To my surprise, one area of convergence between the two is the emphasis on grant earning over publishing. While working at a private university (and in a country where there were a number of private universities under the authority of both communities) it became clear to me that publications meant nothing unless they came about from a grant by which the university could take a share. I am unfortunately seeing this trend developing in the public universities of Australia. Not only is this disturbing, especially when someone is publishing consistently in top outlets, but it is also unfeasible. Take the ARC DP round last year for History and Archaeology. A mere 24 projects were funded to the tune of 7.5 million. If this was really about research, 7.5 million could have funded 75 applicants to the tune of $100,000 each. As with private universities, it is not research that drives such grant possibilities, but the cut that universities can take. Indeed this is very much a science driven model, in which they do require large amounts of research money, hence their much larger pool of funds allocated, to run large laboratories and teams of research assistants. In the humanities and social sciences we do not need more than $100,000 for three years.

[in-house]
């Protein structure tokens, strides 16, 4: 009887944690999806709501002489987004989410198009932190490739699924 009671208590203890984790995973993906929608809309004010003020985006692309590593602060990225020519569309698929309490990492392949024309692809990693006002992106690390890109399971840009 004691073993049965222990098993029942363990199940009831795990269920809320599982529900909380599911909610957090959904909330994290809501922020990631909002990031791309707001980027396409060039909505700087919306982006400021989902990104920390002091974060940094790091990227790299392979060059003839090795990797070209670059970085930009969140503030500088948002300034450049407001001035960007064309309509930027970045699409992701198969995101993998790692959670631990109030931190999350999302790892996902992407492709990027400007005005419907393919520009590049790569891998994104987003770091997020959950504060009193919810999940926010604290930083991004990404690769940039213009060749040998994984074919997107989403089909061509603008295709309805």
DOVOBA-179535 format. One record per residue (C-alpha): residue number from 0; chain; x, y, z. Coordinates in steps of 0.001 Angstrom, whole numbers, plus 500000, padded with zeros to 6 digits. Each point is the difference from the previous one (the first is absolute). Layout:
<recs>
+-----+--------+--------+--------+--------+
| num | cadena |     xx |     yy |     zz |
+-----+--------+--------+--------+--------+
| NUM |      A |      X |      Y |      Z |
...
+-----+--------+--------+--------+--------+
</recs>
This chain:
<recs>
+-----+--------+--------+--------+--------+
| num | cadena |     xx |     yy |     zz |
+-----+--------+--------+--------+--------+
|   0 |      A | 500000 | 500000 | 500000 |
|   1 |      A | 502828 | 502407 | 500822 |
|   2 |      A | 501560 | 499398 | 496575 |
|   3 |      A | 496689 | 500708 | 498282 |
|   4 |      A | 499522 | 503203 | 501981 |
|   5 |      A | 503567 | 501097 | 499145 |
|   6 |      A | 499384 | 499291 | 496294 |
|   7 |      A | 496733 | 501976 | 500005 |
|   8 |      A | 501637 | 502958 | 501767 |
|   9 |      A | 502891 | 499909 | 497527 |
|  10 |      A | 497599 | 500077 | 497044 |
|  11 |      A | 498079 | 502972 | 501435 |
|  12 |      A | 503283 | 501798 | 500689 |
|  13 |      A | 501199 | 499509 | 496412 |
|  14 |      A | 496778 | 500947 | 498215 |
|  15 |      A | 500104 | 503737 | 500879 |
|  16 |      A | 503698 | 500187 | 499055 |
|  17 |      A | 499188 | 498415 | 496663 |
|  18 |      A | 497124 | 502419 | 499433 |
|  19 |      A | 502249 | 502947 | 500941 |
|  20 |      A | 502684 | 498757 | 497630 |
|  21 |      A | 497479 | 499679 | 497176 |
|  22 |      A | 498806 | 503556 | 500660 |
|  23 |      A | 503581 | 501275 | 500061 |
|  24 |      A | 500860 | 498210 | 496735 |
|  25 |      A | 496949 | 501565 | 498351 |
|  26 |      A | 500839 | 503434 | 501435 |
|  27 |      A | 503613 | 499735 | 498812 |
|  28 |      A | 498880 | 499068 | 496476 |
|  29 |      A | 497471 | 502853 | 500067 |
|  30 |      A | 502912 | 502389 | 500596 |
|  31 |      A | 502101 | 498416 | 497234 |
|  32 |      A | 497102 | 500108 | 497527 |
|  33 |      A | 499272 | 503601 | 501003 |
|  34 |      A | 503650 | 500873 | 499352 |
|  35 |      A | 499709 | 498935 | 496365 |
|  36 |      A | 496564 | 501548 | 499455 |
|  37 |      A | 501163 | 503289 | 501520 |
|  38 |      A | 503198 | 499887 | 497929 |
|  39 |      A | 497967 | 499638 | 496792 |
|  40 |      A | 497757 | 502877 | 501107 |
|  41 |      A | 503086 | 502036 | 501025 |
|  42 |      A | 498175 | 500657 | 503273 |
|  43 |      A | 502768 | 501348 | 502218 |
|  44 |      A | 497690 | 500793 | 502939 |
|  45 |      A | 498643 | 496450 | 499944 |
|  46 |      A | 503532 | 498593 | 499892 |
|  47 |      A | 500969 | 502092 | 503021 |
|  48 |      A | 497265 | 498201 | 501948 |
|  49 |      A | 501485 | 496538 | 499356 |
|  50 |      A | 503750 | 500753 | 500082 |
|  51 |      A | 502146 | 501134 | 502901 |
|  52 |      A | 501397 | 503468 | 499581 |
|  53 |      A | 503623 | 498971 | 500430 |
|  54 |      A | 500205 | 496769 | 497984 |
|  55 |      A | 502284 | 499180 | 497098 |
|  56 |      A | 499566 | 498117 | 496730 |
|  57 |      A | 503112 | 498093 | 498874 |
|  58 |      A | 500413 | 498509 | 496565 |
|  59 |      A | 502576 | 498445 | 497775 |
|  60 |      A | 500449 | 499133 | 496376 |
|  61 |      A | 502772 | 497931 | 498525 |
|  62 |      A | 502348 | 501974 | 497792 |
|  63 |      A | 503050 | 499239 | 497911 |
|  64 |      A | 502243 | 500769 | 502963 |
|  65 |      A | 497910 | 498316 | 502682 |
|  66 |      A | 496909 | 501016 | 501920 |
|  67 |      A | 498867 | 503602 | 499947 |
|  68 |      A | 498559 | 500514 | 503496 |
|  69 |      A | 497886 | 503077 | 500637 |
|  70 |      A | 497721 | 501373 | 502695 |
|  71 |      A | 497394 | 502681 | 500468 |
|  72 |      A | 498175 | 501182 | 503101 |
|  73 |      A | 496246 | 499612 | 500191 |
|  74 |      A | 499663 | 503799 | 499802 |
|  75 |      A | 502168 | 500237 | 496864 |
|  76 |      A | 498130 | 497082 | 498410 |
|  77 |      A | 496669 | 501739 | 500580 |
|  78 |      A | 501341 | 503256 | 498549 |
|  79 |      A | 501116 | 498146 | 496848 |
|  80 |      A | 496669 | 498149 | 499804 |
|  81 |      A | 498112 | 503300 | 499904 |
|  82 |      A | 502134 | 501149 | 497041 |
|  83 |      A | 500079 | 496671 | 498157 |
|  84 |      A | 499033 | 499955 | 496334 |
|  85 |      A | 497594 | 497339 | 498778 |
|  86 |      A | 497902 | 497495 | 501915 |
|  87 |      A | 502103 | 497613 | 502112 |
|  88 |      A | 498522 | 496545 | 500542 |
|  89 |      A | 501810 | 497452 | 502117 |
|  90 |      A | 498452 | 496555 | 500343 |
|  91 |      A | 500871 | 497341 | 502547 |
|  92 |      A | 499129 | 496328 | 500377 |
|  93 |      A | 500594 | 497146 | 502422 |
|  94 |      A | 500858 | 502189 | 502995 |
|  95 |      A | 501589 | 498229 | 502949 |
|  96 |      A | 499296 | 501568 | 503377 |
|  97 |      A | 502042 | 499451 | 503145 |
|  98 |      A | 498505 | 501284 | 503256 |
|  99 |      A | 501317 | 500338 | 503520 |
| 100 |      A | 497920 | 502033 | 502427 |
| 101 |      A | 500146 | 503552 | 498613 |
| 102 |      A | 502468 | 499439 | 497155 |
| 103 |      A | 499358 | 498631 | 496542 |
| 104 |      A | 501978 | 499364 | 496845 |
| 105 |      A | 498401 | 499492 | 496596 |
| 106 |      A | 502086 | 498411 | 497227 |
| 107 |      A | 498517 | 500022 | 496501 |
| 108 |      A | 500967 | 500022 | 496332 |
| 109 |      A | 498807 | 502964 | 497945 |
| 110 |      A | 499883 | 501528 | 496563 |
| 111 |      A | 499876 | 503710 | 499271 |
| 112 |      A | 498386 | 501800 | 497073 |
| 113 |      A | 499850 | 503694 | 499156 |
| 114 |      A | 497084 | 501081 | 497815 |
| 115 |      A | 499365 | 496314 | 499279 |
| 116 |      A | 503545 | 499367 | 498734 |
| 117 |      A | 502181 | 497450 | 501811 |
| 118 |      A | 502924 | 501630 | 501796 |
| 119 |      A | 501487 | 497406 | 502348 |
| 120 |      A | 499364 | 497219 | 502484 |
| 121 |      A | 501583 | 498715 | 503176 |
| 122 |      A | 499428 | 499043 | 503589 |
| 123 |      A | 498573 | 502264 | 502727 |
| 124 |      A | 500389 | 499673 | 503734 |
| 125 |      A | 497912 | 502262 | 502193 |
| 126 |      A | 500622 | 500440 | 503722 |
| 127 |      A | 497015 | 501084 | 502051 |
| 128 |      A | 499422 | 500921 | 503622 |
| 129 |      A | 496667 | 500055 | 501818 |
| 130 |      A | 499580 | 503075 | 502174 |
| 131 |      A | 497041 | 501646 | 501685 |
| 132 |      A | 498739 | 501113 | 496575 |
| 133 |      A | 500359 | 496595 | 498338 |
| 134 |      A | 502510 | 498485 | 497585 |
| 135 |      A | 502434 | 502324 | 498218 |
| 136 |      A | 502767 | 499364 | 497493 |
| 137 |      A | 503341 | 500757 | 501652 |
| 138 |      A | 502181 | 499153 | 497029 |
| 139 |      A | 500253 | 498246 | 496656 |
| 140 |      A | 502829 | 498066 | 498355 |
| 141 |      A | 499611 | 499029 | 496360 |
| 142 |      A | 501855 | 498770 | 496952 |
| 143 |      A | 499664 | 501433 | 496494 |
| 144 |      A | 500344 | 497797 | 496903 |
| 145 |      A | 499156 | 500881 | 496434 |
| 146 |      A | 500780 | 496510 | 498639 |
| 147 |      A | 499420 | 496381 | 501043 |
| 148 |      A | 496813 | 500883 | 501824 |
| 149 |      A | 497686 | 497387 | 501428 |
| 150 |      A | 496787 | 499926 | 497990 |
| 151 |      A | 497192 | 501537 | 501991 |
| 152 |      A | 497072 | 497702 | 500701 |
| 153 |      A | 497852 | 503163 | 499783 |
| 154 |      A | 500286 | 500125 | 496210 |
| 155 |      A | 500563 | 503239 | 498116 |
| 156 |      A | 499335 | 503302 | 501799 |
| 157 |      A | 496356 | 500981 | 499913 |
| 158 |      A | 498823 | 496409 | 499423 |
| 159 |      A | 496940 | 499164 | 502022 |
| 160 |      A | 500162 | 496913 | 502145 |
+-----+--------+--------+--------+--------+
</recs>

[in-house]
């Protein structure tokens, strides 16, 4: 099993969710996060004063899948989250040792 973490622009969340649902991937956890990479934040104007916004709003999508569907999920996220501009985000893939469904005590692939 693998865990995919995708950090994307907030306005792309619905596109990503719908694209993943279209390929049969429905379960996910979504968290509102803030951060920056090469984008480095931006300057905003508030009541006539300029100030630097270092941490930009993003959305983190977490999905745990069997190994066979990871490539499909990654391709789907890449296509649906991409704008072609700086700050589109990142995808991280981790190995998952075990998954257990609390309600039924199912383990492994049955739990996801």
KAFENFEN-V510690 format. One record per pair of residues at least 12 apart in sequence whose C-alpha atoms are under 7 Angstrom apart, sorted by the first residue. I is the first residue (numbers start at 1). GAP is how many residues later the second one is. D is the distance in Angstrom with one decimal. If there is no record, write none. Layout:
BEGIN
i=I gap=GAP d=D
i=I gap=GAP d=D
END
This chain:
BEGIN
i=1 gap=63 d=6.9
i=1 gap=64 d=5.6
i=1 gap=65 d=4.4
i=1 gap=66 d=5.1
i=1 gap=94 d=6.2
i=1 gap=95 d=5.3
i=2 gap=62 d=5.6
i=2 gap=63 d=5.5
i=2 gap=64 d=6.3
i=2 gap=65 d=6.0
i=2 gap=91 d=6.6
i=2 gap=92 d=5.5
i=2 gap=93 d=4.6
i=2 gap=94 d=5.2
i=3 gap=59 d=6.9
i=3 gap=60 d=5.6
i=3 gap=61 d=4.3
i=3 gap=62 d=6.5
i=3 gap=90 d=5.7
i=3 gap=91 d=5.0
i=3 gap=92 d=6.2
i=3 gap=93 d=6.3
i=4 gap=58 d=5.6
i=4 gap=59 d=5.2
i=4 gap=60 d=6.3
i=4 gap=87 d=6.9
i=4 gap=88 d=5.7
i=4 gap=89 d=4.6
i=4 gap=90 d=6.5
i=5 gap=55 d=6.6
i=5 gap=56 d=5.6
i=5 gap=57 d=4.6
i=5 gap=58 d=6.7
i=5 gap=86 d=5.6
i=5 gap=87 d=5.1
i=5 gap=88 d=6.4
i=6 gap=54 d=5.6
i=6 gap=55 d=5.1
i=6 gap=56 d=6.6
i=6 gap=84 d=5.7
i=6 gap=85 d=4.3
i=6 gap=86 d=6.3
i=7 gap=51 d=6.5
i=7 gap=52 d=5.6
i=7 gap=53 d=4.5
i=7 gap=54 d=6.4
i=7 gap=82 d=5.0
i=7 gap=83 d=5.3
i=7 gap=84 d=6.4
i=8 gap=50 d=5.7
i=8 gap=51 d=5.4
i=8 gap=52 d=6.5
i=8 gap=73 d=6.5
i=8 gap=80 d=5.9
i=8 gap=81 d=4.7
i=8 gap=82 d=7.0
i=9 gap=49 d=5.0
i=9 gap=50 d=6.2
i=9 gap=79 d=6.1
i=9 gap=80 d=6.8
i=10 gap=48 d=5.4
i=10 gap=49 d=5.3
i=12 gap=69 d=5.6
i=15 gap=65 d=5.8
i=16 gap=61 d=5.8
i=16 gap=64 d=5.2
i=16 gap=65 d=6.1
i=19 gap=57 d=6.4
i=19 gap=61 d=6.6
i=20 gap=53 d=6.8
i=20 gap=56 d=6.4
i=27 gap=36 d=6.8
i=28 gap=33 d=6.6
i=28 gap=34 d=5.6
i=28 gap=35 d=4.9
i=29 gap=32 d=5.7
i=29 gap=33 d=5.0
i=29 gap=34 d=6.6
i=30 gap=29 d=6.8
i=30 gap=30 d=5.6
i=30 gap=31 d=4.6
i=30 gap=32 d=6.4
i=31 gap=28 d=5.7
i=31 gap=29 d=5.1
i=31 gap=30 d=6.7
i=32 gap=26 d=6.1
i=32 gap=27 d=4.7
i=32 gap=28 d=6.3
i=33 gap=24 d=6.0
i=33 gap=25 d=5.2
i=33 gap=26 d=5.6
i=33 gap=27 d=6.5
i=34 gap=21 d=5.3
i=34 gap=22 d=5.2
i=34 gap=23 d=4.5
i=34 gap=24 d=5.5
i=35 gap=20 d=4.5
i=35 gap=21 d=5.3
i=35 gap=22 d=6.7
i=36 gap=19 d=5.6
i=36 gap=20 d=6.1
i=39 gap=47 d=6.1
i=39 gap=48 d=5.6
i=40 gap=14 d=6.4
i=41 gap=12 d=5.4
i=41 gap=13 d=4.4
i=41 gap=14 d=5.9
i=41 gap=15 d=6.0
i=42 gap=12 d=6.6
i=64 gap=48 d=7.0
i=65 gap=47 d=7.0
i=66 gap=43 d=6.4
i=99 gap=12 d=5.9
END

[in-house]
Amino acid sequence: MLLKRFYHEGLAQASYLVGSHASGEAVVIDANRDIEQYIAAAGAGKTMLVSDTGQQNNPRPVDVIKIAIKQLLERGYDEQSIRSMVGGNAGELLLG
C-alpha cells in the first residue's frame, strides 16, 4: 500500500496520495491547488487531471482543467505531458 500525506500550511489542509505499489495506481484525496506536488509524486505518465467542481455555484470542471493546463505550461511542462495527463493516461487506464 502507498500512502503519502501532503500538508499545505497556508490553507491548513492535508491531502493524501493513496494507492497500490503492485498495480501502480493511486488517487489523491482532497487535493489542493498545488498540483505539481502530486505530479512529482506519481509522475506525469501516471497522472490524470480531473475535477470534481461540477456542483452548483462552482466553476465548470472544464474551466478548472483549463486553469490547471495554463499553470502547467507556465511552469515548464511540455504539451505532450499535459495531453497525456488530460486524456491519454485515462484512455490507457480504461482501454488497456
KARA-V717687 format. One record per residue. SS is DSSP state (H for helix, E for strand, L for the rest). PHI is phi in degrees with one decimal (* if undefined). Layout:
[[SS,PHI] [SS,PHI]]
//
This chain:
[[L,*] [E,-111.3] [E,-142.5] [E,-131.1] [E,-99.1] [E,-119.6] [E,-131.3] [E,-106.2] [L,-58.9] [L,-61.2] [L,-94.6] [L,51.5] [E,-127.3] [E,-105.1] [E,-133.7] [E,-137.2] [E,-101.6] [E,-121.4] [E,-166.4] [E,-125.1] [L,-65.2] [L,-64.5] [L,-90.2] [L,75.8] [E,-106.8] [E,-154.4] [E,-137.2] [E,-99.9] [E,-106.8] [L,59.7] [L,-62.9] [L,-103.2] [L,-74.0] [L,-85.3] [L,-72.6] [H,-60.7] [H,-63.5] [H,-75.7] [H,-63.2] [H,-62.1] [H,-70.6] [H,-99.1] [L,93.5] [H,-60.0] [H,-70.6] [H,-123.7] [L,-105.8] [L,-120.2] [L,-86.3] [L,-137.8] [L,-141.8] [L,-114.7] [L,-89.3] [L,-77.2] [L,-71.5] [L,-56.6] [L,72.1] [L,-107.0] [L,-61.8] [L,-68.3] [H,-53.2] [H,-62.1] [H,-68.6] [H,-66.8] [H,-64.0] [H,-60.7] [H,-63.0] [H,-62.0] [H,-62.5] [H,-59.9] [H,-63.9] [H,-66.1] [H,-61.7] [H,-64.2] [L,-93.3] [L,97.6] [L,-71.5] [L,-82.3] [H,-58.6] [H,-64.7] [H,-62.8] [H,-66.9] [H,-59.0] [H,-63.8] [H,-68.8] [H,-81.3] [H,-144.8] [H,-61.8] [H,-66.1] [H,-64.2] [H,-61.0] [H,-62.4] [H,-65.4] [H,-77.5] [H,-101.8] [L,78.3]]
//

6. Why do you write history? And who do you write it for?
There are two reasons: 1) to create emotional responses to a story or stories; and 2) to fill a gap or set the record straight. I write for different audiences; other academics, government (I know my work has been used by the Technical Committee of Education in Cyprus), and for people outside the academy.
7. You are also a poet. What inspires you to write poetry, and how does the process differ from your historical work?